Erin Callan, CFO during the conference call:
For Level 3 assets, just to make a comment, I can’t give you any specific amounts at this time as it is too early in the closing process of our books. While the valuation of all our assets is complete, our positions must now be evaluated, and that includes thousands of positions, to determine the level of price transparency and observability on May 30, in order to appropriately classify them for our 10-Q disclosure.
William Tanona – Goldman Sachs
And then obviously you’ve commented briefly on the Level 3 assets, but given the commentary that you had provided and the level of liquidations that you have done and the number of sales that were done is it safe to assume that your Level 3 assets are going to be down materially here in the quarter?
Bill, that’s not safe to assume. Certainly there has been a significant portion that went out the door in the sales out of Level 3, but there is a number of other asset class reclassifications that I am expecting can happen this quarter.
So Lehman raises $12 billion this year, and takes losses of $4 billion for the quarter, yet their Level III assets don't go down?
Lehman had $40 billion of Level III assets last quarter, of which $10 billion was transferred in May 31 of last year before the proverbial fan was hit. What are those assets worth now, if they couldn't even value them when things were so materially better?
Lehman had $62 billion of assets in Level 1, $200 billion in Level 2, and $42 billion in Level 3, at the end of their last quarter. Lehman says they sold net $60 billion of assets, and if they took a $3 billion haircut on their sales, then their Level 2 assets are actually worth $20 billion less than they say. What are their Level 3 assets then worth?
Here's the math. If I want to raise $60 billion, Lehman can sell $30 billion of Level 1 assets with no haircut, and then $33 billion of level 2, of which they get $30 billion for. There is your $3 billion loss. Thus they took a 10% haircut on their level 2 assets.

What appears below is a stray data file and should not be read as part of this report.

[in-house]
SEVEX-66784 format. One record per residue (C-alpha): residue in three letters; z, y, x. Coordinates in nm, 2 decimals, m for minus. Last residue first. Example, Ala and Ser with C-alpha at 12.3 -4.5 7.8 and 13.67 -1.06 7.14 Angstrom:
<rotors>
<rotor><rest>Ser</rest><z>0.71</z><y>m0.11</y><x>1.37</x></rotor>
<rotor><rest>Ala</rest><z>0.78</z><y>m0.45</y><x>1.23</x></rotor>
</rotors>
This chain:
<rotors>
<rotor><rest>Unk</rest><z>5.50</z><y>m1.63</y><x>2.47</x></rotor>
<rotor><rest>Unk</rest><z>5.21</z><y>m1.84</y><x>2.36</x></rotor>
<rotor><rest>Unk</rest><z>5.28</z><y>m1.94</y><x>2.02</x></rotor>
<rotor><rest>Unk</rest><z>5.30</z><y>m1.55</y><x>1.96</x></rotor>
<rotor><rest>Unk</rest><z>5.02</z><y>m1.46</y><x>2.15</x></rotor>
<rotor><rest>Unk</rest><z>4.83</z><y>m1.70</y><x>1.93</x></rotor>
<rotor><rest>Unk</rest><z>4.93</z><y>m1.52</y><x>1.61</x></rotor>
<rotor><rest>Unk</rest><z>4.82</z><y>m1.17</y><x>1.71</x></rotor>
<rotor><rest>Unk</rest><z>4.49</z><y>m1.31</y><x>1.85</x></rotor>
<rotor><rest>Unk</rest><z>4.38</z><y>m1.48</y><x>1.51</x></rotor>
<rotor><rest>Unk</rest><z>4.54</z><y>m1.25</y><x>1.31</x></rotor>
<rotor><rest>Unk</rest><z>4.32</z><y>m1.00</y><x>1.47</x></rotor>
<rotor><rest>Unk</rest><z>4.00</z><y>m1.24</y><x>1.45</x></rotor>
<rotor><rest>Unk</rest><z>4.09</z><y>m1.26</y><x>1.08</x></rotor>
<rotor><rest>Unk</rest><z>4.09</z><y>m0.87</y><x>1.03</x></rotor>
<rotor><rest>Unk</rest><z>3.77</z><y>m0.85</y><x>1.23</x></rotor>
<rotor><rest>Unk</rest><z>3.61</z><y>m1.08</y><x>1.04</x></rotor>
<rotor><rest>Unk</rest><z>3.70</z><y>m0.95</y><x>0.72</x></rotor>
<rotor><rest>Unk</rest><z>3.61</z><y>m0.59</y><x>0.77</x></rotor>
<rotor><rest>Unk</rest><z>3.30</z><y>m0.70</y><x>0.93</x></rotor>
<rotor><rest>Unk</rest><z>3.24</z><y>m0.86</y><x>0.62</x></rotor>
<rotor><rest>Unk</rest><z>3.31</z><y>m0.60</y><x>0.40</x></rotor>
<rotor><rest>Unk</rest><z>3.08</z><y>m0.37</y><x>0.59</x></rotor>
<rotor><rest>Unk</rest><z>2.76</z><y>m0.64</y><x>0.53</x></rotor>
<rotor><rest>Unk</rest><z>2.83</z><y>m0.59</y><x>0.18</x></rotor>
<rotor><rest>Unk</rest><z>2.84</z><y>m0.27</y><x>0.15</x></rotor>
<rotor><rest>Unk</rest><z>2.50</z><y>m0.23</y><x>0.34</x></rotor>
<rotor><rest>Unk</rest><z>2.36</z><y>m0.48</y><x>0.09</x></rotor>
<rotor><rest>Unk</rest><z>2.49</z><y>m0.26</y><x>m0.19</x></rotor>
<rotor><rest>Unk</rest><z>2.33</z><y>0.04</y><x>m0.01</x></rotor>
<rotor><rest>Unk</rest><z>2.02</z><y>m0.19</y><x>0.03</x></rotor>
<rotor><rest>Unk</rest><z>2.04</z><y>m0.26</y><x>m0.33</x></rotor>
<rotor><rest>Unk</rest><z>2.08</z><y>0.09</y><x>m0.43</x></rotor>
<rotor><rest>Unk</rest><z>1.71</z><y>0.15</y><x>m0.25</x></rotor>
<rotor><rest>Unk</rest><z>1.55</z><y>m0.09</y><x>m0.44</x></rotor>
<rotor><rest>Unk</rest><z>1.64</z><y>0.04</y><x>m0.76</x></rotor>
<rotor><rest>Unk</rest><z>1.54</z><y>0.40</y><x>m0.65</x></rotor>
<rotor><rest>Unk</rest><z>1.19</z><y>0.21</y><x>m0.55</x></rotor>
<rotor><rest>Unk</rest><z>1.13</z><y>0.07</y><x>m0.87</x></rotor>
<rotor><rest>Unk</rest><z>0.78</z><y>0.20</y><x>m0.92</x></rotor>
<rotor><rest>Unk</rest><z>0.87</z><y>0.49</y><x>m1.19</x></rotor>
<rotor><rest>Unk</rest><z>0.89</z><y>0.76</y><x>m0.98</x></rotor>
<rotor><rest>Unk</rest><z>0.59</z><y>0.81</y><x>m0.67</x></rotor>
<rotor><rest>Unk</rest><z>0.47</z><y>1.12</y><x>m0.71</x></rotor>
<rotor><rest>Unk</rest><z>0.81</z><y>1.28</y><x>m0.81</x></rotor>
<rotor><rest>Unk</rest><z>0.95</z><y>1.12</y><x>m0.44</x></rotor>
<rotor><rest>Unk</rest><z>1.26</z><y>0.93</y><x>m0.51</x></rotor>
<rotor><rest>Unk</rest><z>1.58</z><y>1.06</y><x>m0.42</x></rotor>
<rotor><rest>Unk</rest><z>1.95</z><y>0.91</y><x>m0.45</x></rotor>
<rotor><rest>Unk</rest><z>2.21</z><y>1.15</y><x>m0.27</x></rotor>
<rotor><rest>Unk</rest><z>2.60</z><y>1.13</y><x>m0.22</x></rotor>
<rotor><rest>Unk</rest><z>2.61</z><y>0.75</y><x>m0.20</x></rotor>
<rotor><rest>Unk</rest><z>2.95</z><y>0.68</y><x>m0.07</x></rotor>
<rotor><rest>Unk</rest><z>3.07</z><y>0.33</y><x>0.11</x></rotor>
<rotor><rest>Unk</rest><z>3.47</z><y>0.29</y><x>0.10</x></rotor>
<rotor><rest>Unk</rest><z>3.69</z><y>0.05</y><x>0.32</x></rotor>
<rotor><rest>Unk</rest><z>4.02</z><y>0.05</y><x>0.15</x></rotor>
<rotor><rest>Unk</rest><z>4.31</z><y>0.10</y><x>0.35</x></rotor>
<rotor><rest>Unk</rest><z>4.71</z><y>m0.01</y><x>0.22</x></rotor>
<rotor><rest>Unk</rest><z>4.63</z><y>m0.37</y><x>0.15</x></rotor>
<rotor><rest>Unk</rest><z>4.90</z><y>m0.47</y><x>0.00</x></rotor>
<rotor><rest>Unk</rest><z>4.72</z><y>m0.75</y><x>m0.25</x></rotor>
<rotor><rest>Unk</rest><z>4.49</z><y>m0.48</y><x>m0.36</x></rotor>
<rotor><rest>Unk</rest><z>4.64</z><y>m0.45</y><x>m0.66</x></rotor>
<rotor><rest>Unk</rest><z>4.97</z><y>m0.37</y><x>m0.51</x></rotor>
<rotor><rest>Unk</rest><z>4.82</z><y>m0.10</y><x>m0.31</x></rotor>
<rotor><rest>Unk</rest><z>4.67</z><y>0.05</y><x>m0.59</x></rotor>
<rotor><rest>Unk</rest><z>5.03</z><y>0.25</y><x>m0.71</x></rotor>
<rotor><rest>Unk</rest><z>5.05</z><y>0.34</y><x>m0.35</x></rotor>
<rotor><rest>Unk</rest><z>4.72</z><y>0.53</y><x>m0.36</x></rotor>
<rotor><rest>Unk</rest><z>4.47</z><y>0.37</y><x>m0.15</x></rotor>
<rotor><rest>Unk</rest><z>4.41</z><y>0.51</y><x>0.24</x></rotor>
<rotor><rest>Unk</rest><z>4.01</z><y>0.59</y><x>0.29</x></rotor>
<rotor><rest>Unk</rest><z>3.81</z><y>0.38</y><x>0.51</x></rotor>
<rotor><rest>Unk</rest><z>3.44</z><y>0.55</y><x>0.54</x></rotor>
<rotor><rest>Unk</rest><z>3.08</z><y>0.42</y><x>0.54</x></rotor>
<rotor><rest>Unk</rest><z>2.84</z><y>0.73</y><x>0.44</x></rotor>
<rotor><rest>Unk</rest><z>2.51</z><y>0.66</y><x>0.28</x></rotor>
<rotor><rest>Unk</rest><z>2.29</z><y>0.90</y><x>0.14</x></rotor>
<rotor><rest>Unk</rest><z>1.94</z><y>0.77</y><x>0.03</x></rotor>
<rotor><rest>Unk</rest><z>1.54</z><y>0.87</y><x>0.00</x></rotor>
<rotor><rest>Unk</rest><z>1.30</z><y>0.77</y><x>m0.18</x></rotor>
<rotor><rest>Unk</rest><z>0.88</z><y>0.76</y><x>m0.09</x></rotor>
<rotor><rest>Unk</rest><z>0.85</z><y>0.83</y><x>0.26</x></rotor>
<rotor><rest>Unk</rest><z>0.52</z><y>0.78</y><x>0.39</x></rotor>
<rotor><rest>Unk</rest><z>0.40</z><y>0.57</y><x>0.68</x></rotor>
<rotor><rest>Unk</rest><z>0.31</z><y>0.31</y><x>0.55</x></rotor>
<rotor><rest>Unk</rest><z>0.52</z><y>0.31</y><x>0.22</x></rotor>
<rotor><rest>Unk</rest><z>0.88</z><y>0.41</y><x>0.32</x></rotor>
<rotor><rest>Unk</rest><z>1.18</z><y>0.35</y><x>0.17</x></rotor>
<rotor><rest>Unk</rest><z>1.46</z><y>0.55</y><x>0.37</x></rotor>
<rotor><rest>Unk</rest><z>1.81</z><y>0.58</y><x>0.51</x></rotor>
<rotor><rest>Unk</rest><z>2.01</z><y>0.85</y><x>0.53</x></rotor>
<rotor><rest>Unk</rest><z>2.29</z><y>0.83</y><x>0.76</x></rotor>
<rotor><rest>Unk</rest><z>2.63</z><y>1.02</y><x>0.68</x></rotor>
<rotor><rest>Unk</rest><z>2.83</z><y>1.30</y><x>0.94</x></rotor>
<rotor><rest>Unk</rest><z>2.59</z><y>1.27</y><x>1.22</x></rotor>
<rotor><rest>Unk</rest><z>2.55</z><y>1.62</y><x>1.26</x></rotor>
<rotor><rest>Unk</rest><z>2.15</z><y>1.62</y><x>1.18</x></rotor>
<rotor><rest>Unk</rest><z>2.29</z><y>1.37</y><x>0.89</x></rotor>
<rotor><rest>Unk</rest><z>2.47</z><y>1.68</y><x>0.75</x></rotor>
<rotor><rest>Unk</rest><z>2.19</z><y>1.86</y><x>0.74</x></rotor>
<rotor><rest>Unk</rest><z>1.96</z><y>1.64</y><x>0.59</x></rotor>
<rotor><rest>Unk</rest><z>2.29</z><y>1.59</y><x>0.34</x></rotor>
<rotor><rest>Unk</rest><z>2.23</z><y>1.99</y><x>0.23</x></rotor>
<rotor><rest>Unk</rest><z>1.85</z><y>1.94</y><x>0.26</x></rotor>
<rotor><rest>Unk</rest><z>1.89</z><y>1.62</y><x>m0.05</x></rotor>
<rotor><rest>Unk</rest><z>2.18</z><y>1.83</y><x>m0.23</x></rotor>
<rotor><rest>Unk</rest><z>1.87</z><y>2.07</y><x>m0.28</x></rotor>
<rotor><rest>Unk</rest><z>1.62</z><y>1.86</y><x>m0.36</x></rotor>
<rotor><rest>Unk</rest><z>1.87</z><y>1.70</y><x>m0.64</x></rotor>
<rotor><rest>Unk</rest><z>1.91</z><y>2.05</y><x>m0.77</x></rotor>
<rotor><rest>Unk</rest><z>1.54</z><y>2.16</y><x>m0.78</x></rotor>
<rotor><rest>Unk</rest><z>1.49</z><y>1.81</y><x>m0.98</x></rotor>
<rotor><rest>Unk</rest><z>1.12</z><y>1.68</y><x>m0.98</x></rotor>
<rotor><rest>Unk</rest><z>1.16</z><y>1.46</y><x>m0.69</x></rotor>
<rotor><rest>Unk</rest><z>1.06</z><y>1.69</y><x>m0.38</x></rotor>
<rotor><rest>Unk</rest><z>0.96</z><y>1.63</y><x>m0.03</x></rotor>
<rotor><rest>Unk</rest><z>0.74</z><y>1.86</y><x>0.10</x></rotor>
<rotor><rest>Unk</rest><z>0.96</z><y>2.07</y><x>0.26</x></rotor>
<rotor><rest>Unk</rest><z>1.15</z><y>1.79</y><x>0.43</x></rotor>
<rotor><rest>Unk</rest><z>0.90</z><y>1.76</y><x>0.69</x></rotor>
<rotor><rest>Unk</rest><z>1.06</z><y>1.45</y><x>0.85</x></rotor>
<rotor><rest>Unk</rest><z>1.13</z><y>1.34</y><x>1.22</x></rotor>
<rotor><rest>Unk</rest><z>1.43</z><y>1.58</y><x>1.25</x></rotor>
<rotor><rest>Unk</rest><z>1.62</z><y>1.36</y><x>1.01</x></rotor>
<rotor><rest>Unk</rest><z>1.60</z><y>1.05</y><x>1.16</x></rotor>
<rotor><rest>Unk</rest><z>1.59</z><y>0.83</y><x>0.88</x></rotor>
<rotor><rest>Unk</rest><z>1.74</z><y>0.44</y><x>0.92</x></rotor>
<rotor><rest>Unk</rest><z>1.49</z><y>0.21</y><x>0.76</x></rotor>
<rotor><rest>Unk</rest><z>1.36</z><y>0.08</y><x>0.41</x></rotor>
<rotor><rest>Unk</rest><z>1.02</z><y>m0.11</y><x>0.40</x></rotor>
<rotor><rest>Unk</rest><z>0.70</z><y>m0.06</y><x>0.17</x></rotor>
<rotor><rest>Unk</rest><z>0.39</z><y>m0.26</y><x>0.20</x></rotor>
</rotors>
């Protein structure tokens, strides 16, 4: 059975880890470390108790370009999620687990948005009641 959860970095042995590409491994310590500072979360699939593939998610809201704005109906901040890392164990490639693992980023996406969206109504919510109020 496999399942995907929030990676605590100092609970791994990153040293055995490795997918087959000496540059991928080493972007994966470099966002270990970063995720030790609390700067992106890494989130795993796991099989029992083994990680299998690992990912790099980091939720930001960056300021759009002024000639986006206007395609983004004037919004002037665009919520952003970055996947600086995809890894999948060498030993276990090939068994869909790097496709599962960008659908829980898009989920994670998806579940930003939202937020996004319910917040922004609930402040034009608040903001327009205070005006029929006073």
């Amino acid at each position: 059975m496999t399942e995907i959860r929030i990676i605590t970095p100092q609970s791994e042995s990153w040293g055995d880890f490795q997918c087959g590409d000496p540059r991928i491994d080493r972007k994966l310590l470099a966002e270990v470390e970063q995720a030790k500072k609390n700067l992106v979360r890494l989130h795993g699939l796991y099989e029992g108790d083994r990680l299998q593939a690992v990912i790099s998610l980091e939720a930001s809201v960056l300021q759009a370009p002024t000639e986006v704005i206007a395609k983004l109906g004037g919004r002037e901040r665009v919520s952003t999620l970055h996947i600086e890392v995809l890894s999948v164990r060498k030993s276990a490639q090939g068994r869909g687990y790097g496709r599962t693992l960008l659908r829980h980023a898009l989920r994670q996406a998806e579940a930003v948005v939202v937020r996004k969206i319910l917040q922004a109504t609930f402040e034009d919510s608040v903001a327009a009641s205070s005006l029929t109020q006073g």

Lehman will confuse you by saying mark-to-market losses, dynamic hedging, and visibility, but Lehman doesn't have any visibility on their assets; only that Erin Callan thinks that the assets are worth more than what the market says:
...reducing our gross assets by approximately $130 billion and our net assets by approximately $60 billion with a large part of the reduction, as I will talk about in detail, coming from less liquid asset categories and also providing significant price visibility for marking the remainder of our inventory....
This quarter we sold over $7 billion of commercial mortgage positions across different parts of the capital structure to over 170 different client accounts and primarily in the form of whole loans...
So haircut the $170 billion of Level 2 assets by 10%, and the $42 billion of Level 3 assets by 20%, and Lehman common ends with no equity value.
Which answers the question why they didn't come clean with Wall Street in the beginning. They couldn't.
The final questioner of Erin Callan during the conference call was Doug Sipkin of Wachovia:
Douglas Sipkin – Wachovia
I know back when you did the first offering, you had indicated that you could have raised double, triple what you did. So I am just a little curious, why you didn’t take advantage of that at a better price? Especially, knowing that you were embarking on an initiative to shrink the balance sheet and likely would be absorbing some losses along the way?
He must not of liked Erin's answers. This morning, he downgraded LEH citing the larger capital raise, poorly marked assets, and lack of confidence.
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